Abby Navratil, MD, Andrea Schwoerer, MD, Matt Pfister, MD, Keith Gersin, MD, Timothy Kuwada, MD. Carolinas Healthcare System
Background: Medical weight management (MWM) is required pre-operatively by some bariatric centers and insurance companies. Multiple studies evaluating the effect of MWM on weight loss before and after surgery have been published. However, the effect of MWM on preoperative weight loss is often confounded by a disproportionate weight loss during the preoperative “liquid diet”. Furthermore, determination of MWM’s impact on postoperative weight loss and durability of weight maintenance is hampered by relatively short follow up in these studies. The goal of this study was to examine the effect of MWM on pre-operative (controlling for the liquid diet phase) and medium term post-operative follow up.
Methods: An IRB approved, retrospective review was completed on patients who had bariatric surgery by a single bariatric surgeon in a center of excellence from 2012-2014. Patients who underwent a laparoscopic sleeve gastrectomy (LSG) and laparoscopic roux-en-y gastric bypass (LRYGB) were categorized into two groups: those who had four months of pre-operative MWM with a bariatrician and those who did not. Weight loss was evaluated prior to the start of their liquid diet.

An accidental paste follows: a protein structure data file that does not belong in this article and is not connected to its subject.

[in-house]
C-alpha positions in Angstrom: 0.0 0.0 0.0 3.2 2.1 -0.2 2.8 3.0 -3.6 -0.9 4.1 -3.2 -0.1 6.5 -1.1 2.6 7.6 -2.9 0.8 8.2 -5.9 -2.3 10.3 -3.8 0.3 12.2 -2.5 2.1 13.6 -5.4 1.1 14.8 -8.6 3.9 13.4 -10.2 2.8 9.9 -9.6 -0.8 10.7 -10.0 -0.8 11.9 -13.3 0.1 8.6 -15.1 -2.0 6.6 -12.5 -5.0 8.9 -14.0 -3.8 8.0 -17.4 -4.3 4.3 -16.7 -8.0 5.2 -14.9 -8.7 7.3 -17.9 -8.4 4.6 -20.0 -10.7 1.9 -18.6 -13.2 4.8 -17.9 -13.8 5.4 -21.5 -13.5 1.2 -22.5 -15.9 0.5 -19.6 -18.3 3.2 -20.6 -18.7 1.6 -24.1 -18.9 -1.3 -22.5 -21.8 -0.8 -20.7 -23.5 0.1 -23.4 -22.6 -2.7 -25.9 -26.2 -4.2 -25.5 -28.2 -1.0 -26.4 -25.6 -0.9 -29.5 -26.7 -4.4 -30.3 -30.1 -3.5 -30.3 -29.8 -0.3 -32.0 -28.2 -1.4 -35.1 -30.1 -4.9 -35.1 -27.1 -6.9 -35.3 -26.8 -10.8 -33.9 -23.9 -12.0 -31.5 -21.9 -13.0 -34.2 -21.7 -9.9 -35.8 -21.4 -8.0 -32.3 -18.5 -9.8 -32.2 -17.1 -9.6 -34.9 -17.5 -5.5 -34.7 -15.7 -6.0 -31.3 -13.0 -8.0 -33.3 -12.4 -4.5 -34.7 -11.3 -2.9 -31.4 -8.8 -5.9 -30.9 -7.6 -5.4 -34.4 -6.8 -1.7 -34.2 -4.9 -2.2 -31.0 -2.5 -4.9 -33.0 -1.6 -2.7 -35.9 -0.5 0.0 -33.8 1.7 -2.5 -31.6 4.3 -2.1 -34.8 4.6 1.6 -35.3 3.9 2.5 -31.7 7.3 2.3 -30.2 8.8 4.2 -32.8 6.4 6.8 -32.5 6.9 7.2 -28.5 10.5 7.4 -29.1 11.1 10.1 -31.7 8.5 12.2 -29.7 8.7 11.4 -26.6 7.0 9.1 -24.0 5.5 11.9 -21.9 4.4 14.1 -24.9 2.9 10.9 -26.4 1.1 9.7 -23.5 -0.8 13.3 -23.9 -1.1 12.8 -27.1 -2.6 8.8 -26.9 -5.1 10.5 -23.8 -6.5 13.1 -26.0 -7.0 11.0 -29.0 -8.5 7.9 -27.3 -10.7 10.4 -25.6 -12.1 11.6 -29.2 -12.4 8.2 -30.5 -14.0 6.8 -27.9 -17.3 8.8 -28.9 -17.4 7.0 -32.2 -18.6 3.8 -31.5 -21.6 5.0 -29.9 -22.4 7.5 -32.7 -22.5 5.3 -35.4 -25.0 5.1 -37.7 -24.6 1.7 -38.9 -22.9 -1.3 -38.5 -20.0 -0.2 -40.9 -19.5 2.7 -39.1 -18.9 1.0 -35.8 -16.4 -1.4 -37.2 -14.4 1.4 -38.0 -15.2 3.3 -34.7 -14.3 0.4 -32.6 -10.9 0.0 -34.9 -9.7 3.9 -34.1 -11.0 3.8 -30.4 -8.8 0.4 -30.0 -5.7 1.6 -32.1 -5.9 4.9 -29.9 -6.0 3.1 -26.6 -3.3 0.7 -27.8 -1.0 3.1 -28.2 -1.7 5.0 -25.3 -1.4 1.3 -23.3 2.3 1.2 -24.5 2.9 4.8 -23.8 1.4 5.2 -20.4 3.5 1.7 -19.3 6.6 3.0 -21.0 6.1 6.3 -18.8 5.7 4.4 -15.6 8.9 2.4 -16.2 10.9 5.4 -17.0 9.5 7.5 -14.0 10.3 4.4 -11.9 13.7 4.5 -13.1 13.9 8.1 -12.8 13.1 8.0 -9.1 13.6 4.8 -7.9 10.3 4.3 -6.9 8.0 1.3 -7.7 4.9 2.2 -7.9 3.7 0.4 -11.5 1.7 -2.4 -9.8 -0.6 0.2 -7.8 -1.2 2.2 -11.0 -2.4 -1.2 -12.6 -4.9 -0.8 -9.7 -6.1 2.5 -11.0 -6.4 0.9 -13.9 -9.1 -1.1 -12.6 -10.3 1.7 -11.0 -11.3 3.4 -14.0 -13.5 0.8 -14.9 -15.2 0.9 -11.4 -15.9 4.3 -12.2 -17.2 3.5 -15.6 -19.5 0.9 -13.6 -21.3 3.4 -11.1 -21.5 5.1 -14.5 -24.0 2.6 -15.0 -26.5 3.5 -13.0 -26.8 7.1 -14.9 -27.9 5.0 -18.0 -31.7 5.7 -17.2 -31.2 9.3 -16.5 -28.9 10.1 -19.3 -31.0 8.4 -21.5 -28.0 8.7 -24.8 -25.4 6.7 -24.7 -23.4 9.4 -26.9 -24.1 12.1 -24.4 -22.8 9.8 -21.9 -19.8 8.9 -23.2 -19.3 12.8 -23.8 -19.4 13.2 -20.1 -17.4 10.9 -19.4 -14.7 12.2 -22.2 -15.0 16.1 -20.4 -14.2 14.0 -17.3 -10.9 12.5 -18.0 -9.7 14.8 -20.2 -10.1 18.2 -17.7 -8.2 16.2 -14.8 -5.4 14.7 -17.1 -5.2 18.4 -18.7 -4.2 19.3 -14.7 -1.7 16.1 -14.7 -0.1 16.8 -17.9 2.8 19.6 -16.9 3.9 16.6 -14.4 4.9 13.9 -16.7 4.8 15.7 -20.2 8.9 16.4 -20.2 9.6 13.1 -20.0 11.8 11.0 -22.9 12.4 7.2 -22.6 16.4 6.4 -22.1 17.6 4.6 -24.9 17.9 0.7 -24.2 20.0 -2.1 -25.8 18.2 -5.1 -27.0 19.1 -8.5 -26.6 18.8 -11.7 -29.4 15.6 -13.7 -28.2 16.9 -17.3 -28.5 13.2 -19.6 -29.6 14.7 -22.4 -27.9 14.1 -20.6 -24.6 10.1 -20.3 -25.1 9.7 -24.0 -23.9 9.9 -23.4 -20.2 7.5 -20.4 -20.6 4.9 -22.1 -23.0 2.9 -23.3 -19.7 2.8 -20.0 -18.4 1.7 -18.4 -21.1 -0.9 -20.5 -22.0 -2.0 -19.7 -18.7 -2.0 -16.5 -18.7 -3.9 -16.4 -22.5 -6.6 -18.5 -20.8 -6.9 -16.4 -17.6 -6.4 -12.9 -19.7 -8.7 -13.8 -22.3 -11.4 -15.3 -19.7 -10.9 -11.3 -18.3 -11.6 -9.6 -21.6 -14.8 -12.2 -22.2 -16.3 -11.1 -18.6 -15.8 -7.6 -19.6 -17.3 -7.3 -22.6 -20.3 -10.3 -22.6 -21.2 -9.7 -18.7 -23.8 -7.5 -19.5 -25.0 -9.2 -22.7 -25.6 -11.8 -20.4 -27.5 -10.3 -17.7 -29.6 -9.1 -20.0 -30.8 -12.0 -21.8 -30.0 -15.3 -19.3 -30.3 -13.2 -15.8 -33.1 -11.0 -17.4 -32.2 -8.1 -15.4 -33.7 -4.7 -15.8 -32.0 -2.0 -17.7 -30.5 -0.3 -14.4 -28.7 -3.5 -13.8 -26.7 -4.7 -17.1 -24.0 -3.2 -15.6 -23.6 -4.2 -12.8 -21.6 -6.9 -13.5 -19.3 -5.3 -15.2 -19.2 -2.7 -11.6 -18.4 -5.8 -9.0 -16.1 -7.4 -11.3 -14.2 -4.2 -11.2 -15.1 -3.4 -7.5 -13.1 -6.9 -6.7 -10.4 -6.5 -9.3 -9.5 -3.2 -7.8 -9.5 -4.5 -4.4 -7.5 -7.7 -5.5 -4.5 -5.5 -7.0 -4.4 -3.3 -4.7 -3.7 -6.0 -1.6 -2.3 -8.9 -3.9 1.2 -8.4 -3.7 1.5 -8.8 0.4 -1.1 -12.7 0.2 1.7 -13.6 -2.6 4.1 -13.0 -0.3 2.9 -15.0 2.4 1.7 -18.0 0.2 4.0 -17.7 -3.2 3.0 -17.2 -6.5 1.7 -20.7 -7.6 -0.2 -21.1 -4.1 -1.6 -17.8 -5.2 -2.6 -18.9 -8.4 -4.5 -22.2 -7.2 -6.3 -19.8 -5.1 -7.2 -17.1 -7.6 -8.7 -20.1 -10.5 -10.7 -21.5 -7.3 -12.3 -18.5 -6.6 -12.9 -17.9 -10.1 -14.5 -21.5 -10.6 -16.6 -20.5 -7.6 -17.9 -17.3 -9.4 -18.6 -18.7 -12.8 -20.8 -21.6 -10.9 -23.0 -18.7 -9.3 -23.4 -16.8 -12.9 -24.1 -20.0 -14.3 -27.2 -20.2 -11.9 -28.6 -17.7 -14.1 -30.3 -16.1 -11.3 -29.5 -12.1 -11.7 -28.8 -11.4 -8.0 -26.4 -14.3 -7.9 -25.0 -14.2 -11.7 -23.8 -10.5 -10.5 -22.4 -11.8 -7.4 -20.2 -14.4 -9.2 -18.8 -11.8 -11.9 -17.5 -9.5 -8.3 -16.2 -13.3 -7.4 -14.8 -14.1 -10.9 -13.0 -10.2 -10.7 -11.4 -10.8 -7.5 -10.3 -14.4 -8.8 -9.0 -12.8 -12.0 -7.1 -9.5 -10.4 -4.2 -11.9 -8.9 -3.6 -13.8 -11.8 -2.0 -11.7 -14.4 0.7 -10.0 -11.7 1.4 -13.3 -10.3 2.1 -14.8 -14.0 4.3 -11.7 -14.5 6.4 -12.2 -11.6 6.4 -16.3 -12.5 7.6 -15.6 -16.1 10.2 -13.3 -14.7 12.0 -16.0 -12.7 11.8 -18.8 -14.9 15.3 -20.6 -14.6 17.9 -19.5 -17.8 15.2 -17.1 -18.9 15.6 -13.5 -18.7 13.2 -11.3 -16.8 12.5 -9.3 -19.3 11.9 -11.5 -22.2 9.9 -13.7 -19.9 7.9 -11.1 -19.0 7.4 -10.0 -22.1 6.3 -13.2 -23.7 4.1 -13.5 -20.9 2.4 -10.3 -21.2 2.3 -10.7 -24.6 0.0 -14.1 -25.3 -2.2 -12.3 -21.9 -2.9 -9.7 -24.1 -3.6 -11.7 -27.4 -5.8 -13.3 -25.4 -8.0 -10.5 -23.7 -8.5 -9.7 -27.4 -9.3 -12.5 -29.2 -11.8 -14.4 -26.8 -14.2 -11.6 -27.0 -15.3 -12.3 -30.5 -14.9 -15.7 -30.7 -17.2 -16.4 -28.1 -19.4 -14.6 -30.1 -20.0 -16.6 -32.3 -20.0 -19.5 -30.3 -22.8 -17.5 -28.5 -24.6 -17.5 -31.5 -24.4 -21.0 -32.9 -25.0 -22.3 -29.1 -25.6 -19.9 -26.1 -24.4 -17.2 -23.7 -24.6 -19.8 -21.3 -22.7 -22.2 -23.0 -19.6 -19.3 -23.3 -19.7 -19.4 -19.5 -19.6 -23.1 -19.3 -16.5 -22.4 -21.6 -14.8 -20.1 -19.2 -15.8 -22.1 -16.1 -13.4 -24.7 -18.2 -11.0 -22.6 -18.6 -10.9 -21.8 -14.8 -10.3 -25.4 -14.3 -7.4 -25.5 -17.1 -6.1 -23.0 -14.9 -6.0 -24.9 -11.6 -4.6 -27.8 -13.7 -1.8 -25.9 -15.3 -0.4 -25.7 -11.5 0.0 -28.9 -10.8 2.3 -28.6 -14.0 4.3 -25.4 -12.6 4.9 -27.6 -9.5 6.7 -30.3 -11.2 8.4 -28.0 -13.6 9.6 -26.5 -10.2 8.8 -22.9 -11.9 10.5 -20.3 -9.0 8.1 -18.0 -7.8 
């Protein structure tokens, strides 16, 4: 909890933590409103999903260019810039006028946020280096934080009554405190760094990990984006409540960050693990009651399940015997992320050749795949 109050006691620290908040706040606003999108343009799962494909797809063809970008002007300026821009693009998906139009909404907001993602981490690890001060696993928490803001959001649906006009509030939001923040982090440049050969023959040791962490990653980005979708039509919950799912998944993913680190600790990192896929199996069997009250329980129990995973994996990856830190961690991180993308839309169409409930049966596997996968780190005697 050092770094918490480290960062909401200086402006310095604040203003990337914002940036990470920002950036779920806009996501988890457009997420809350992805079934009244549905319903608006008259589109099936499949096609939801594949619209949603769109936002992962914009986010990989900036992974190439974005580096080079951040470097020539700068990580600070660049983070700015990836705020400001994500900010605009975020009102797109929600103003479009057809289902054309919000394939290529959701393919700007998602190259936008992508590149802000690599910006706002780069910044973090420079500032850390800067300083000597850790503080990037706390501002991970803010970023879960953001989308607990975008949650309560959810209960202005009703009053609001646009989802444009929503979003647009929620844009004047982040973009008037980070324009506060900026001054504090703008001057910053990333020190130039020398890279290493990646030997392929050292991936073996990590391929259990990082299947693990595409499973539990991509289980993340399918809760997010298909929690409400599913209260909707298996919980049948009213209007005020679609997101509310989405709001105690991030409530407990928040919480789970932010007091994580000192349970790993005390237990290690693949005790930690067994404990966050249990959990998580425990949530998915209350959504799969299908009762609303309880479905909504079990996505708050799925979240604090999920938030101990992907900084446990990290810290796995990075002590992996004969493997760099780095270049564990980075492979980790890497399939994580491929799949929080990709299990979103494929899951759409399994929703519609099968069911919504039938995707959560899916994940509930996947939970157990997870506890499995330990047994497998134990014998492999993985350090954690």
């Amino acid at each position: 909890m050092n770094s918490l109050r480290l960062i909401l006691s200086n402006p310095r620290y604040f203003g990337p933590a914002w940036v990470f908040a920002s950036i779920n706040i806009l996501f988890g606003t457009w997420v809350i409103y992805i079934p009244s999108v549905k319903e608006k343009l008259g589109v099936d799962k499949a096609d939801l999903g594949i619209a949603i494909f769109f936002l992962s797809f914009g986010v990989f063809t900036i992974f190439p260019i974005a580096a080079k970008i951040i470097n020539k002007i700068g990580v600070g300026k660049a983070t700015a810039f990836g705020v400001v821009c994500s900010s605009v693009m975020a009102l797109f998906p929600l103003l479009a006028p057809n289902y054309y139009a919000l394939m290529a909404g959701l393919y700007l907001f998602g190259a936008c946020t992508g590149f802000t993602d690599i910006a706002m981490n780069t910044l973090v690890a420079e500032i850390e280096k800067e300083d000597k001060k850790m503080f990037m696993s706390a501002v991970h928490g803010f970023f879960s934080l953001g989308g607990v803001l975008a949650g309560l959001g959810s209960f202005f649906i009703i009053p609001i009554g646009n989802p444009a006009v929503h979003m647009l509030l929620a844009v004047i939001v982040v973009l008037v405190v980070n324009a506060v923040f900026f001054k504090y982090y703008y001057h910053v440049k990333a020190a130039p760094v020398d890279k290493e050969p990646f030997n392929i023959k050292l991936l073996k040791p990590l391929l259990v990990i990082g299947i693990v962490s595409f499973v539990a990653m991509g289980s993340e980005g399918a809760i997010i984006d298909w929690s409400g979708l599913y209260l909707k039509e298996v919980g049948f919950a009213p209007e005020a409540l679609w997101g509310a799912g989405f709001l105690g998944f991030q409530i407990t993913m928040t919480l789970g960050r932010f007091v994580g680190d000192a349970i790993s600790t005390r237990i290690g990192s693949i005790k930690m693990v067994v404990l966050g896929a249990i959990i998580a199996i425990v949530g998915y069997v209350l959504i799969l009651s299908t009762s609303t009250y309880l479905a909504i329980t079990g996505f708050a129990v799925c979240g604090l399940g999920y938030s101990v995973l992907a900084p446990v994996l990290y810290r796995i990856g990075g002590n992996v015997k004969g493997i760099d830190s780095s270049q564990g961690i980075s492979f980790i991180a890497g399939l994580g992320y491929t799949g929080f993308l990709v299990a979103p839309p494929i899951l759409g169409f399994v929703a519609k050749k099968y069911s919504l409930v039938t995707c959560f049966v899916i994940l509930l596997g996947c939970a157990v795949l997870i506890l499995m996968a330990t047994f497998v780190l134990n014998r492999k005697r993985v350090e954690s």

Pre-operative and post-operative percentage of excess weight lost (%EWL) was compared between the two cohorts. Specifically, the impact of MWM on weight loss was evaluated from the first surgical visit to the pre-operative visit, as well as %EWL from operation to 1 and 3 years post-operatively.
Results: 246 patients were identified that met inclusion criteria. Of those, 36% had pre-operative MWM. There were 107 LSG and 139 LRYGB performed. The follow-up average was 2.6 years (range 1-4 years). Patients with MWM (LSG and LRYGB) had an average %EWL of 1.7% when re-evaluated at the pre-operative visit, compared to a gain of 0.08% excess weight in the patients without MWM (p=0.054). No difference was found in the change in %EWL post-operatively between the two groups at 1 year (p=0.95 for LRYGB, p=0.68 for LSG) and 3 years (p=0.26 for LRYGB, p=0.73 for LSG).
Conclusion: The patients with MWM did have more weight loss pre-operatively, which may be statistically significant with a larger cohort. This difference was not appreciated in the post-operative period for either surgical procedure (LSG or LRYGB). MWM may have a small effect on pre-operative weight loss, which may reduce operative risk. Additional investigation and longer follow up is needed to determine the effect of MWM and the appropriate role of MWM for bariatric surgery patients.
Presented at the SAGES 2017 Annual Meeting in Houston, TX.
Abstract ID: 78894
Program Number: P557
Presentation Session: Poster (Non CME)
Presentation Type: Poster